Microsoft Bids Goodbye to Windows Phone 8

Technology > IT

Microsoft has ended its support for Windows 8 powered smartphones. The US tech company said they will focus on the sector of the company. 

Windows for Mobile failed to keep up with the tough competition of the two leading smartphone operating systems --Google  Android and Apple iOS. Users of the Windows 8 powered smartphones were encouraged to upgrade to its latest Windows 10 version, shortly after Microsoft has officially curtailed its support for the outdated version last Wednesday, July 12.

The company is currently concentrating on business services, cloud computing, augmented reality, some parts of its mobile platforms with applications, virtual assistants, and other offerings.

"I think it's the death of Windows 8 phones; not the death of Microsoft's offerings in mobility," said Moor Insights and Strategy principal analyst Patrick Moorhead.

"Microsoft is very active in mobility, just not active in phone devices."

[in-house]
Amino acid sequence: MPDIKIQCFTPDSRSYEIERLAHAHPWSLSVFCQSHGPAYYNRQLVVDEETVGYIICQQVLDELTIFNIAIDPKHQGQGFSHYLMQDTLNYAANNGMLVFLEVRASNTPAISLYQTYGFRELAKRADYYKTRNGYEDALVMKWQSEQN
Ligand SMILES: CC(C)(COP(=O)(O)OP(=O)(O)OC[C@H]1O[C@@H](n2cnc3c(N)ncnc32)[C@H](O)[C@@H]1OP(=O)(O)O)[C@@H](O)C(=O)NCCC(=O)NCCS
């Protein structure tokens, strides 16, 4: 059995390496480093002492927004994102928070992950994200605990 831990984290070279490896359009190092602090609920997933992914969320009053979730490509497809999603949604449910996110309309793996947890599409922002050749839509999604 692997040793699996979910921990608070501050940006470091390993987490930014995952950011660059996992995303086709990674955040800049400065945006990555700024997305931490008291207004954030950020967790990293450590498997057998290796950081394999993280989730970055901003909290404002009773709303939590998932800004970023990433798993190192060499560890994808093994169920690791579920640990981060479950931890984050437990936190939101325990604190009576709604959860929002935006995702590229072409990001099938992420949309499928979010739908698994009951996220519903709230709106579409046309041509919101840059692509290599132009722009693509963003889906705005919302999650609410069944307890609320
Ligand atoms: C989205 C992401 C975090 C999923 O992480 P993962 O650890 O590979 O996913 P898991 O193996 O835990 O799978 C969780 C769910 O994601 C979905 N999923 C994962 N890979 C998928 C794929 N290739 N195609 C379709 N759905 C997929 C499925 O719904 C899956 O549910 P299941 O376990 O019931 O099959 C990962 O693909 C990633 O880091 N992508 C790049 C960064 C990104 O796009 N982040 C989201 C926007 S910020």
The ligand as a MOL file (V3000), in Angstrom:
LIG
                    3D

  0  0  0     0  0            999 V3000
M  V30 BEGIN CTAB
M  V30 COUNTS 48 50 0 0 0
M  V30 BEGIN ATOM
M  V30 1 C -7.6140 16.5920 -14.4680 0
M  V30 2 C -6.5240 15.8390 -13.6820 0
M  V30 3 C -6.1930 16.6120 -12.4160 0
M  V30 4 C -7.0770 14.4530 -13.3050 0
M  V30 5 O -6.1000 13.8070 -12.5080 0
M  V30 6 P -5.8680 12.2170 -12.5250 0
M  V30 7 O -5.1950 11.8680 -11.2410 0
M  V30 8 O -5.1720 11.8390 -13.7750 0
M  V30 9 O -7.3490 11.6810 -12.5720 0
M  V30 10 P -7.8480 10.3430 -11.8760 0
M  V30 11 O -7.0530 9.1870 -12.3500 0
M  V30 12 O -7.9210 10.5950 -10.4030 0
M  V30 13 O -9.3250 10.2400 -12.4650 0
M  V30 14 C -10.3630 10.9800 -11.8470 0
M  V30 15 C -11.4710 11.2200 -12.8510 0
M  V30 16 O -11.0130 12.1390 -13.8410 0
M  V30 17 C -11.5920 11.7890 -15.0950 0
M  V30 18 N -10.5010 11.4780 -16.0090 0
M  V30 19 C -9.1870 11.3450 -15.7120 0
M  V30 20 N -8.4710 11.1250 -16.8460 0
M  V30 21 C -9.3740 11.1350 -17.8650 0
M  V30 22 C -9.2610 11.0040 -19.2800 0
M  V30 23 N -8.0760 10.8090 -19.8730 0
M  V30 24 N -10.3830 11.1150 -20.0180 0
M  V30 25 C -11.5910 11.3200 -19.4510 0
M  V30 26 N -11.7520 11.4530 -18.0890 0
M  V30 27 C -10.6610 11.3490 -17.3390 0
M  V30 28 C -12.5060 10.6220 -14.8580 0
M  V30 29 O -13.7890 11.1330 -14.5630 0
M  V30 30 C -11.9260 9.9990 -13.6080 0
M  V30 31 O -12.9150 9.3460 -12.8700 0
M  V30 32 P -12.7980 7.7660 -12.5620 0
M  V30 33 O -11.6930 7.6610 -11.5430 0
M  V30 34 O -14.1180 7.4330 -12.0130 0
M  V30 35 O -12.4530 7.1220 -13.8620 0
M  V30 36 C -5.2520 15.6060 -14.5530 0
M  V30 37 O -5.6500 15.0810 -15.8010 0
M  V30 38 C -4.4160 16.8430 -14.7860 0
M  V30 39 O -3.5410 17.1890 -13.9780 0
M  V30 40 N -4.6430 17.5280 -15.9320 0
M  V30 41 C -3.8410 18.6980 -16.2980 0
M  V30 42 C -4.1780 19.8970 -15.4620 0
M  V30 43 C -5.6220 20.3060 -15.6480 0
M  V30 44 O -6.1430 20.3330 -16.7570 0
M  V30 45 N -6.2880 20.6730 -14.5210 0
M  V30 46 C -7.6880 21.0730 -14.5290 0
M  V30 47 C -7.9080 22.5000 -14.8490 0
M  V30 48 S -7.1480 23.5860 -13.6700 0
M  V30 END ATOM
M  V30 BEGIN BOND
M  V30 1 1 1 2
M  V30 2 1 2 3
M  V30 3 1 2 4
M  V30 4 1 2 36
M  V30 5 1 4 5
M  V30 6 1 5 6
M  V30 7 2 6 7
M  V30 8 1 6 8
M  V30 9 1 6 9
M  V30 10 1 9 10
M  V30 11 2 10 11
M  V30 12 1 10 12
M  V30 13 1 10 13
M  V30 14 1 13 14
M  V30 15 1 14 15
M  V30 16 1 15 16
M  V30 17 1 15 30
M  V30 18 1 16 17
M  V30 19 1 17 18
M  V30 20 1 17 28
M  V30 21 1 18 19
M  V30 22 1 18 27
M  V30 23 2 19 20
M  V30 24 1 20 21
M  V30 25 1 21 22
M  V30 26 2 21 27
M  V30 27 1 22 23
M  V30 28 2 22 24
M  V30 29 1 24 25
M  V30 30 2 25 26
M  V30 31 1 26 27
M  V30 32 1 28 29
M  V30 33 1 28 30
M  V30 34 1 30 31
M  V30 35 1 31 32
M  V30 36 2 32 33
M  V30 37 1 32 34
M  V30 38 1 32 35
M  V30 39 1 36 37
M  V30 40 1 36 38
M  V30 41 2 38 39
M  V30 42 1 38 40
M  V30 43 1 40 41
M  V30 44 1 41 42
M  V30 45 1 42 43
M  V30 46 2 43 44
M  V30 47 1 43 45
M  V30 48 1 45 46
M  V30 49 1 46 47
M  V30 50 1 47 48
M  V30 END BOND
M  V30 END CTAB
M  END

Last May, Microsoft released an upcoming Windows update aimed at keeping its desktop and laptop computers substantial to its users at the time where people are becoming more reliant on smartphones. Still, the company hasn't given up its fight against its competitors on the mobile industry.

Meanwhile, Windows Phone sales continue to decline due to a lack of new manufacturing partners and excitement in its platform. This is according to the industry tracker IDC, which estimated its market share at .01 percent in the first quarter of this year.

Improvements that would be useful to the operating system are sure to roll out later this year; designed to make applications built on the Microsoft platform to work simultaneously with various Internet-linked devices. This would create a "bridge" that would enable its users to further maximize the mobility of their devices. Although Microsoft's main business focuses on the software and services, having its own line of mobile handsets would enable it to optimize and enhance the user's experience.

Photo by: Kārlis Dambrāns via Flickr